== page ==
Before the post office was built in Corn Square, there was a small building on the front part of the L-shaped site. In the mid 1850s, it was the premises of dressmaker, Ann Lloyd, later occupied by Susanah Knill. She was the widow of the innkeeper of the Duke’s Head Inn which was located just a few feet away, on the corner of Draper’s Lane. The long-standing timber-framed inn closed in the 1870s and was demolished soon after.
Photographs and text about The Duke’s Head.
The text reads: The premises that you are now in were purpose built as Leominster’s main post office and telephone exchange. Watkins and Sons took six months to build the post office, designed by W Robinson of Hereford. The new premises were opened ‘without any formality’ in October 1908.
Before the post office was built there was a small building on the front part of the L-shaped site. In the mid-1850s it was the premises of a dressmaker, Ann Lloyd, and later occupied by Susanah Knill.
Susanah was the widow of the innkeeper of the Duke’s Head. The long-standing, timber-framed inn stood just a few feet away, on the corner of Draper’s Lane. It closed in the 1870s and was demolished soon after.
The Duke’s Head stands on the part of what was the garden of the Southall family home. The Southalls were Quakers, whose long-time home and business was next door at no.1 Corn Square, now the Tourist Information Centre.
The first Southall to live here was John, who moved in with his family in 1808, when he established his drapery business. In 1858, the business and family home were taken over by the 28-year-old John Tertius Southall.
John brought the Leominster Printing Company, with his son, Arthur Trusted Southall. Arthur and his family later moved into no.1 Corn Square, where they lived until 1890. Arthur published several local newspapers, including the Leominster News, and died in 1916.
Top: The Southall family when they were all over eighty – John Tertius (standing left), Henry, Elizabeth (seated left) and Hannah
Right: Corn Square, c1910, with this site on the right displayed flags.
An illustration and text about John Scarlett Davis.
The text reads: The son of a watchmaker, John Scarlett Davis was born in Leominster in 1804, at 2 High Street. The name Scarlett was his mother’s maiden name.
John was schooled in Leominster and possibly had tuition from another notable artist, David Cox, who was resident in Hereford at the time.
In 1816, the young Scarlett Davis won an award from the Society for the Encouragement of the Arts for a copy of an engraving. Soon his talent took him to London and the Royal Academy of Art Schools.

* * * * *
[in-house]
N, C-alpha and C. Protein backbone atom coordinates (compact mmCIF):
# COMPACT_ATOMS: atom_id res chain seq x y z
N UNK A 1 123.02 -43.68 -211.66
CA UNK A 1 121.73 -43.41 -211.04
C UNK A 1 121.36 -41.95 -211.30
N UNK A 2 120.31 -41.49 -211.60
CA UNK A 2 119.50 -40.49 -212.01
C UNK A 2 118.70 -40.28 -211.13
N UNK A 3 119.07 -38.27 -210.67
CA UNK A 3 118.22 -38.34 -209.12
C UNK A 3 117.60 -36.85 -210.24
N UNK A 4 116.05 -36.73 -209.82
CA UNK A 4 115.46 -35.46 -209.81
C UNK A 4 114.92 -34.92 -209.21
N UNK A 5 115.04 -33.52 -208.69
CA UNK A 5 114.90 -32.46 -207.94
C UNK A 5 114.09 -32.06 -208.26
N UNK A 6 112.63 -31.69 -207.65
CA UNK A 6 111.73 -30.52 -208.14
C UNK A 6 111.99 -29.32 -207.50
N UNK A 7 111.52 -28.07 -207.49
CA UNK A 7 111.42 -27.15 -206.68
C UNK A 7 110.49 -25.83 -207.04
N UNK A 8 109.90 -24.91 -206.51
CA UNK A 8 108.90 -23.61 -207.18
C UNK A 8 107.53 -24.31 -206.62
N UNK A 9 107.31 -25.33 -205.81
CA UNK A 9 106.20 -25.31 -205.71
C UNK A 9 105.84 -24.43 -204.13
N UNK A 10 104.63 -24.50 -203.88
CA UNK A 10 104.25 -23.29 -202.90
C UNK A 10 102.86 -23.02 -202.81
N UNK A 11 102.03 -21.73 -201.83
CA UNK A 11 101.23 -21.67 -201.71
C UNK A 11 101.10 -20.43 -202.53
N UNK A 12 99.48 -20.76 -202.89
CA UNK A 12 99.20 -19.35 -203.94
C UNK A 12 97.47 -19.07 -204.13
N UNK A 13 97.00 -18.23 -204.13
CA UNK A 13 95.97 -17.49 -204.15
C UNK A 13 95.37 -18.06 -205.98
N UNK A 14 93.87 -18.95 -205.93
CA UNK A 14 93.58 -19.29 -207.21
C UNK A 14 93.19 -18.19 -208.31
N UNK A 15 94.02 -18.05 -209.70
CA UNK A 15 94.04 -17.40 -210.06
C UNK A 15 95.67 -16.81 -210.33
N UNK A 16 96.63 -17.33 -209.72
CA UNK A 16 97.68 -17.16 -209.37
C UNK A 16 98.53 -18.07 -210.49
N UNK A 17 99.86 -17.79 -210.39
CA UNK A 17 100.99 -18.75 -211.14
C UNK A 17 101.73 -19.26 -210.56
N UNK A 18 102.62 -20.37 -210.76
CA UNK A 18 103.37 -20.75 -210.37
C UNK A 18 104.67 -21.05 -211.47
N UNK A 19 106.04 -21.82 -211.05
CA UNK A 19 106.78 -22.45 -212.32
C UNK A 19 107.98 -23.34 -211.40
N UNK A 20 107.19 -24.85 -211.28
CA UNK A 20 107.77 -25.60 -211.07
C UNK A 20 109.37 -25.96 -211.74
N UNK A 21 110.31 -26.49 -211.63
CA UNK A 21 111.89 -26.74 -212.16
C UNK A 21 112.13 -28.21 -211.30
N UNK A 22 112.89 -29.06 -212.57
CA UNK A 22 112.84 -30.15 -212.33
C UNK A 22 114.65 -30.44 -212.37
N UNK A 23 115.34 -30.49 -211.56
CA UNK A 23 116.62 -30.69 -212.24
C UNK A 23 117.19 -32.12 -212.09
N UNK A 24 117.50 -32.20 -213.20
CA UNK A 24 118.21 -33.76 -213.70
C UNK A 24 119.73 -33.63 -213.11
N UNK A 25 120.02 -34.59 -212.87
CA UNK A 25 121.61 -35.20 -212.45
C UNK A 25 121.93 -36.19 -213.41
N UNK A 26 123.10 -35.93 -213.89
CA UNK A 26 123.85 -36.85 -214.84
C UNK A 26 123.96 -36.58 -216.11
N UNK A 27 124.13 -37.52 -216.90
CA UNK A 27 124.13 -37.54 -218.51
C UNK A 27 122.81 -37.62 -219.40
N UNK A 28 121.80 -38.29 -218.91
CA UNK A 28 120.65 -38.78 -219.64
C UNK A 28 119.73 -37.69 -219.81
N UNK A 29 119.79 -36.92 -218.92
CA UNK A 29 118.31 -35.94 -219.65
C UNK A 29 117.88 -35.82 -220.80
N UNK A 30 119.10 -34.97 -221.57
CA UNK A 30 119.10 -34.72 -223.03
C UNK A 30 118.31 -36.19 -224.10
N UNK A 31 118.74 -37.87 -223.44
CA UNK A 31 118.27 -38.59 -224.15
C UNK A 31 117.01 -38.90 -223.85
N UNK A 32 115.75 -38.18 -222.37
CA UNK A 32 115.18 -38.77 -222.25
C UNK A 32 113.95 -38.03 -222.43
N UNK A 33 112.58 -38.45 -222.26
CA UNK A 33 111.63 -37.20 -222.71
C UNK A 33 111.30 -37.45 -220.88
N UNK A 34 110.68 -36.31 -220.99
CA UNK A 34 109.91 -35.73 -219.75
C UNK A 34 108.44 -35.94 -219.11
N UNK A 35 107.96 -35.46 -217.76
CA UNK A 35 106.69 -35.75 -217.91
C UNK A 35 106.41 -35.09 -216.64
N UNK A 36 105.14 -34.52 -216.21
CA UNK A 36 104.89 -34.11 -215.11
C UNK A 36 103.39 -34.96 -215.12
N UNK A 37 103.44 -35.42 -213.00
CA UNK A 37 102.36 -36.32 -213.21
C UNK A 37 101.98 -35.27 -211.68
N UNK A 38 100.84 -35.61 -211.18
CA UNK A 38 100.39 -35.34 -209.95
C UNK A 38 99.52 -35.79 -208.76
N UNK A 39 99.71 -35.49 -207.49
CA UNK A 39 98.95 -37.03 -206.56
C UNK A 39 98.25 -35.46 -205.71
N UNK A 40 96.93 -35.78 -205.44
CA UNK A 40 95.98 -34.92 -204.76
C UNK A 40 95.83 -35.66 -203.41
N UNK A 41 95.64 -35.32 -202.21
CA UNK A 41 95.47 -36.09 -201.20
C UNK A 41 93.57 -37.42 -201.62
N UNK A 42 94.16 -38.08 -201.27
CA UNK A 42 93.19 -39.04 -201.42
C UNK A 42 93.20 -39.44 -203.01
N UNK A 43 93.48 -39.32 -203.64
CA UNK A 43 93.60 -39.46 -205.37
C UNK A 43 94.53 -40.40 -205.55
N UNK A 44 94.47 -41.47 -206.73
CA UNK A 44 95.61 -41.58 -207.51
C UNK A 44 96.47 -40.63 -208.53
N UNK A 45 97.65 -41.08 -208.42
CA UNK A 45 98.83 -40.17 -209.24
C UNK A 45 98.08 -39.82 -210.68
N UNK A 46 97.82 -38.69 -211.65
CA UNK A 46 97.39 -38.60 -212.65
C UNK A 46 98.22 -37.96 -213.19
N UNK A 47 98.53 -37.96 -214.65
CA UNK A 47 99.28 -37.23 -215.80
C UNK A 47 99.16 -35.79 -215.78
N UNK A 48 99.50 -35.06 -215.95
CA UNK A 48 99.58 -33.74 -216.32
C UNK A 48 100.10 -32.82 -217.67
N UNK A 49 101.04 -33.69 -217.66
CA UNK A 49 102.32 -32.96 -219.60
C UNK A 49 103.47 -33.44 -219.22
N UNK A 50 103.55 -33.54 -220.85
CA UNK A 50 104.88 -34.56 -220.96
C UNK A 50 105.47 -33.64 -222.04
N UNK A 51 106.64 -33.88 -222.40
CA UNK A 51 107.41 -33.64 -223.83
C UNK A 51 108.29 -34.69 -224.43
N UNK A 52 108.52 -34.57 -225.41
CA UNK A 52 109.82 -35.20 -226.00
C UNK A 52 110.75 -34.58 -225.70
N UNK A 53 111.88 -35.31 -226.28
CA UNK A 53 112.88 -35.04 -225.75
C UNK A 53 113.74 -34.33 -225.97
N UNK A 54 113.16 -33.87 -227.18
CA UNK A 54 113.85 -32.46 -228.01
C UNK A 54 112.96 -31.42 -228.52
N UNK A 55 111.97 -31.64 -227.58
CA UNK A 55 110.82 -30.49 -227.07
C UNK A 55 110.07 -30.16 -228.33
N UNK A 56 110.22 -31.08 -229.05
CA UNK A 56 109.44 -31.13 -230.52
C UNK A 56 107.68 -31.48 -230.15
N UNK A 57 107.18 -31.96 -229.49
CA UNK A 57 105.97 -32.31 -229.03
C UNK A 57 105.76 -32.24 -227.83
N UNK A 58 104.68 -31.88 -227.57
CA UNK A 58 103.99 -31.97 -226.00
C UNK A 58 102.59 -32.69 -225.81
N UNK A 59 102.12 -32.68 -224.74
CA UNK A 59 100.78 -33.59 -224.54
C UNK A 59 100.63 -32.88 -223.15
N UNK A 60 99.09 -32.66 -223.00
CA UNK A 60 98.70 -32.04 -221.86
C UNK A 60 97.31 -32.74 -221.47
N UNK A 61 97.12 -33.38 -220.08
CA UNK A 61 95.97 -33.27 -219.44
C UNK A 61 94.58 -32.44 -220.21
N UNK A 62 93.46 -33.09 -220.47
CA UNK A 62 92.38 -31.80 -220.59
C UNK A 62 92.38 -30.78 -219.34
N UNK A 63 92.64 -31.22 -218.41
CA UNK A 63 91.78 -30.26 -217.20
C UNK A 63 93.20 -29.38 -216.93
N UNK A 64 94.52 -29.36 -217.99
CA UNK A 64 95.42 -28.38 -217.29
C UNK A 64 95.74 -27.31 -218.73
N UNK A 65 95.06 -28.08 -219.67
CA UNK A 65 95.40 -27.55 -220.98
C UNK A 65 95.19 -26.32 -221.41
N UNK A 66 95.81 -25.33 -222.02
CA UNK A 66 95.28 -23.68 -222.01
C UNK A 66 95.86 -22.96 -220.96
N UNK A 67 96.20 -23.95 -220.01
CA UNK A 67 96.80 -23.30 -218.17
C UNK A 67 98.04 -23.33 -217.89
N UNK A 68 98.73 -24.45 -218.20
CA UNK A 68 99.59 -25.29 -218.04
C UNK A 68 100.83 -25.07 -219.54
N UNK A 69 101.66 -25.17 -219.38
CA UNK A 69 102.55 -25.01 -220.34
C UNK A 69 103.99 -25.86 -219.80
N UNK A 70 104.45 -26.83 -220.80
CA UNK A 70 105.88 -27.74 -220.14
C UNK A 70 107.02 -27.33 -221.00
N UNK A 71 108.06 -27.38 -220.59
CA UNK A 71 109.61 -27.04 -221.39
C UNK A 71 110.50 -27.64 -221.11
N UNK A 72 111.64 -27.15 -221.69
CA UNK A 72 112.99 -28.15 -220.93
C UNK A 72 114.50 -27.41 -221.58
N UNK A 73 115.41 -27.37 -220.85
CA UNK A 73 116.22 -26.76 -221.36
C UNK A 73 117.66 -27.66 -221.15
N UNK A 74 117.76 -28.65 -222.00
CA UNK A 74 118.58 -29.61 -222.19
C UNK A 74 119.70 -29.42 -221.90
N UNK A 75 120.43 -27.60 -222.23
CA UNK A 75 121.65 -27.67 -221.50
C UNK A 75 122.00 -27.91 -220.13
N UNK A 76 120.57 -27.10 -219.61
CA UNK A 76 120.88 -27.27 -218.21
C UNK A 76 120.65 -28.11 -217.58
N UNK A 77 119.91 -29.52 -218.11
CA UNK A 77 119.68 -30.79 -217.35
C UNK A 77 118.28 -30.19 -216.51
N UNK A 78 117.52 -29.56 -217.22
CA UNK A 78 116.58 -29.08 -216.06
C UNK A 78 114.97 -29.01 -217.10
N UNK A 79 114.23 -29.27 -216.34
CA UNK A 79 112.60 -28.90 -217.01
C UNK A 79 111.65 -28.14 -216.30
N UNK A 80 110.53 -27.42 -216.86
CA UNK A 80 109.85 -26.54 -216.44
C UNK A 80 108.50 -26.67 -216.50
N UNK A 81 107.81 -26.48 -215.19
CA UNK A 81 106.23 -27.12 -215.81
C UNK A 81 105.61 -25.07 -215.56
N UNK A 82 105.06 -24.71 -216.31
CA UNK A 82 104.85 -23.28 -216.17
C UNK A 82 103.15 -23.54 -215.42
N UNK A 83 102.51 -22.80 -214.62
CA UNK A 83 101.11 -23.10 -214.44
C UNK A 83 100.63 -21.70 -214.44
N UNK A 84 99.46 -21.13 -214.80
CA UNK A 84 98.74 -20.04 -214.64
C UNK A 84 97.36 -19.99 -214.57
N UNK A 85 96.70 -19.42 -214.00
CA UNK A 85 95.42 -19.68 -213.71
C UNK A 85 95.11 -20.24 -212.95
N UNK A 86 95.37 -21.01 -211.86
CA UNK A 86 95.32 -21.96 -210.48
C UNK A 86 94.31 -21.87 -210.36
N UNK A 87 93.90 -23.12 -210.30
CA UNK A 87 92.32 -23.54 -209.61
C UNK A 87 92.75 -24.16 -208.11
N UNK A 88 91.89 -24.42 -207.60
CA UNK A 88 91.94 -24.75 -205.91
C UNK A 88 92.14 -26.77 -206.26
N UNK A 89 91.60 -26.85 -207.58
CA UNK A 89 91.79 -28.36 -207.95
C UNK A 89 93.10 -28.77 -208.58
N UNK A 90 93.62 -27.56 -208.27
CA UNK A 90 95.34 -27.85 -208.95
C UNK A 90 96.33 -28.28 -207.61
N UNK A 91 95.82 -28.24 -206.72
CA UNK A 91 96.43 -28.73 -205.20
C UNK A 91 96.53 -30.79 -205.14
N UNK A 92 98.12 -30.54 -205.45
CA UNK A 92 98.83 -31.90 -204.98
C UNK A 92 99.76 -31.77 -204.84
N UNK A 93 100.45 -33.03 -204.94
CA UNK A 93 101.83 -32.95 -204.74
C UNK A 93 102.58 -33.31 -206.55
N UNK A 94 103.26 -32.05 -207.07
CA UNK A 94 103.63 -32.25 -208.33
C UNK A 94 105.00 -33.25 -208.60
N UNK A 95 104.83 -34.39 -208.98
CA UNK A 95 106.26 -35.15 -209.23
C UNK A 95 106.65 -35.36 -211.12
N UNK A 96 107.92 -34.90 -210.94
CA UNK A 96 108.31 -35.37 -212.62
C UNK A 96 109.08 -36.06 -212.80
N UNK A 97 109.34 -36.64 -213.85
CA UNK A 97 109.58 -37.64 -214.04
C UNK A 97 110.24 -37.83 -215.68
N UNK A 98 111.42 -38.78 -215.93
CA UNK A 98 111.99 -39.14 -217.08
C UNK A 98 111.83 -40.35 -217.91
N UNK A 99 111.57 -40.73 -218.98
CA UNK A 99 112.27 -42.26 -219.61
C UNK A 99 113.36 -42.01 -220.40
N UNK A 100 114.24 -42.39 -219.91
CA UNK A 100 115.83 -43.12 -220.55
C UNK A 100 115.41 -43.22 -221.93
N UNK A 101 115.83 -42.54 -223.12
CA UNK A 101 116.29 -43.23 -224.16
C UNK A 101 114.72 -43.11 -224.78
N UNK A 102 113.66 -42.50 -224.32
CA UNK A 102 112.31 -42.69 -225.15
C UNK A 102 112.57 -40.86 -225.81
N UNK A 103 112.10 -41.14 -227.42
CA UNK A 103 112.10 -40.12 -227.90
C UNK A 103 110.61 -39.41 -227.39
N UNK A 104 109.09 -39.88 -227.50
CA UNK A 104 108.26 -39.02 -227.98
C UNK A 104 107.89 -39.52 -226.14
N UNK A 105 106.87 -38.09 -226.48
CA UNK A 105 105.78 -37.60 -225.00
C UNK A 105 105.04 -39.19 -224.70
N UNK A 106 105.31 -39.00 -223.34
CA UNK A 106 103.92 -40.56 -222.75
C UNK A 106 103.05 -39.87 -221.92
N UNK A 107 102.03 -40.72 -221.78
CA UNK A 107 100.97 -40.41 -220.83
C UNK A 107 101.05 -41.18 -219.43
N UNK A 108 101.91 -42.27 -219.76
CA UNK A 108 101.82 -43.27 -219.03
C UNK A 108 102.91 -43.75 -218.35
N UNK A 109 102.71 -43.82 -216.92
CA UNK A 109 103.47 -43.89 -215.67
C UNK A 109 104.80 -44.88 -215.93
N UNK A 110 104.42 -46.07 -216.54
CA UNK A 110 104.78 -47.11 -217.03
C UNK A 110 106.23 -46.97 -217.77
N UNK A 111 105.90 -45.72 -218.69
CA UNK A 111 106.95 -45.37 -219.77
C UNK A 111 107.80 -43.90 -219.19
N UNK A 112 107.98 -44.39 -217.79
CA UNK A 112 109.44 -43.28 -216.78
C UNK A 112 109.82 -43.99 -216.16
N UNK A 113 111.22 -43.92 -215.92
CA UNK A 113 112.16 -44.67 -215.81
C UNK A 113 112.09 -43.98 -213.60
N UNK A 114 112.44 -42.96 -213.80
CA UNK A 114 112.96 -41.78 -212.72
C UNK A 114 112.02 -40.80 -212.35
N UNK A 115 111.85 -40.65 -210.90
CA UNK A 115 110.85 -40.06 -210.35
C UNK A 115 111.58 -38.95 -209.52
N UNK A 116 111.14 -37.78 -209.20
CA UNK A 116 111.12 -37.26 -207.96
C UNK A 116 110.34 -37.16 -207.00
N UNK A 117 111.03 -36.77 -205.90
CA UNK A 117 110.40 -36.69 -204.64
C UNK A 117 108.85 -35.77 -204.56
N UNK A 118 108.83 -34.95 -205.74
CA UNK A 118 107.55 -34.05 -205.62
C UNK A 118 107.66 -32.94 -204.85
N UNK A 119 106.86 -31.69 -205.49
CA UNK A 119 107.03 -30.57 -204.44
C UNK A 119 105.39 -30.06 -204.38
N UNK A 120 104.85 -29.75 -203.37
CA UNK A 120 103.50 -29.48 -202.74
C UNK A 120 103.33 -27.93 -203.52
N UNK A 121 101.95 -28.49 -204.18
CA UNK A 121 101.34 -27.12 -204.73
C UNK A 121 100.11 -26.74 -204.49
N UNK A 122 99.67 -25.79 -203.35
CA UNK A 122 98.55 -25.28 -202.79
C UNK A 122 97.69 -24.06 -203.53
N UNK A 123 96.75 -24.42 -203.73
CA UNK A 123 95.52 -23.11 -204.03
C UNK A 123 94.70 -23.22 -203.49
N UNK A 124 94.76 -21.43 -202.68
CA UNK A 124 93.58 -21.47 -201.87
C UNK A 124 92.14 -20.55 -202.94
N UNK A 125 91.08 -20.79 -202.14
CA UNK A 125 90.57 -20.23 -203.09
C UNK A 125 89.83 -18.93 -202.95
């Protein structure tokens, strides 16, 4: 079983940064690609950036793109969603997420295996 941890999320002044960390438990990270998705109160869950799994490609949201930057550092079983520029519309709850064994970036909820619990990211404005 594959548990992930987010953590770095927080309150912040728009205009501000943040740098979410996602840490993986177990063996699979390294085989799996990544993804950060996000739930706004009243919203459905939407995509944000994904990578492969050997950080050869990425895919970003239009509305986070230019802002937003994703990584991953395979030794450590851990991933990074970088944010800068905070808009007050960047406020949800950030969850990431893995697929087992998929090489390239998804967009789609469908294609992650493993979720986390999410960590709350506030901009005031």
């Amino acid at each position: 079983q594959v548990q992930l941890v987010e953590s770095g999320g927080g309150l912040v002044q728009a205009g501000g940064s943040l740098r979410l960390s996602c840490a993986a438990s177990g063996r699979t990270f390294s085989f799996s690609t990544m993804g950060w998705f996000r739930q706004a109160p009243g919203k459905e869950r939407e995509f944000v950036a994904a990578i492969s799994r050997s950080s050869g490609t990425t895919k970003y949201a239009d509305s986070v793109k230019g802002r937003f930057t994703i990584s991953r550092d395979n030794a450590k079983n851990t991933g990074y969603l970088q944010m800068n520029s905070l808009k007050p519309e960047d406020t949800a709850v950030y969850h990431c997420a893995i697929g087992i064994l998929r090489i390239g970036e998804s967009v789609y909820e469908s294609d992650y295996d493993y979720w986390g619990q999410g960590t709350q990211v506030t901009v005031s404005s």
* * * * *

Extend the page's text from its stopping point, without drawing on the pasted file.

He travelled widely on the Continent as a mature artist, a superb draughtsman and a subtle colourist and completed many paintings of Church interiors and the like.
Davis’s later years were marred by alcoholism and spells of imprisonment. His posthumous reputation suffered as a result. He died in 1835, aged just 31 years.
Right: John Scarlett Davis painted this view from his window whilst he still lived with his parents in Leominster. It was painted on a wooden panel in the house and has been preserved. It can be seen, along with many other examples of his work, at Leominster Museum in Etnam Street.
Photographs of sorting in the post office.
Top right: Sorting letters in 1908
Above: Sorting parcels, c1930
Left: Letters being allocated to individual towns, c1930.
Illustrations and text about crime and punishment.
The text reads: From early medieval times it was compulsory for parishes to have a ducking stool to punish both men and women. Leominster’s ducking stool is a rare survival and can be seen inside Leominster Priory.
The stool was last used in 1809, when Jenny Pipes was paraded through the town and ducked in the Kenwater, near the bridge. Sarah Leeke was the last person condemned to the stool, but she was spared a ducking as the river was too low.
The town stocks were in Corn Square and last used in 1849, for one James Morgan, who had not paid a fine for drunkenness. It is said that more 2,000 came to see Morgan in the stocks, some of whom plied him with drink and made him drunk.
Top: Ducking stool in Leominster Priory
Centre left: The pillory
Left: The ducking stool
Above: James Morgan in the stocks, 1849.
Photographs and text about transport in Leominster.
Right: The bicycle post in 1903
Top left: A mail cart off on its rounds, c1895
Above: Sorting letters on a train: a travelling post office, c1930.
An original stamp machine.
The text reads: By 1970, there were about 50,000 stamp machines being used in the UK and many more had been exported worldwide.
The basic design remained unchanged from 1905 until 1970.
Changes in postal rates introduced in 1980 meant that all surviving 10p machines were withdrawn from service.
The stamp machine displayed here was originally used by this former post office and was situated on the front elevation.
External photograph of the building – main entrance.
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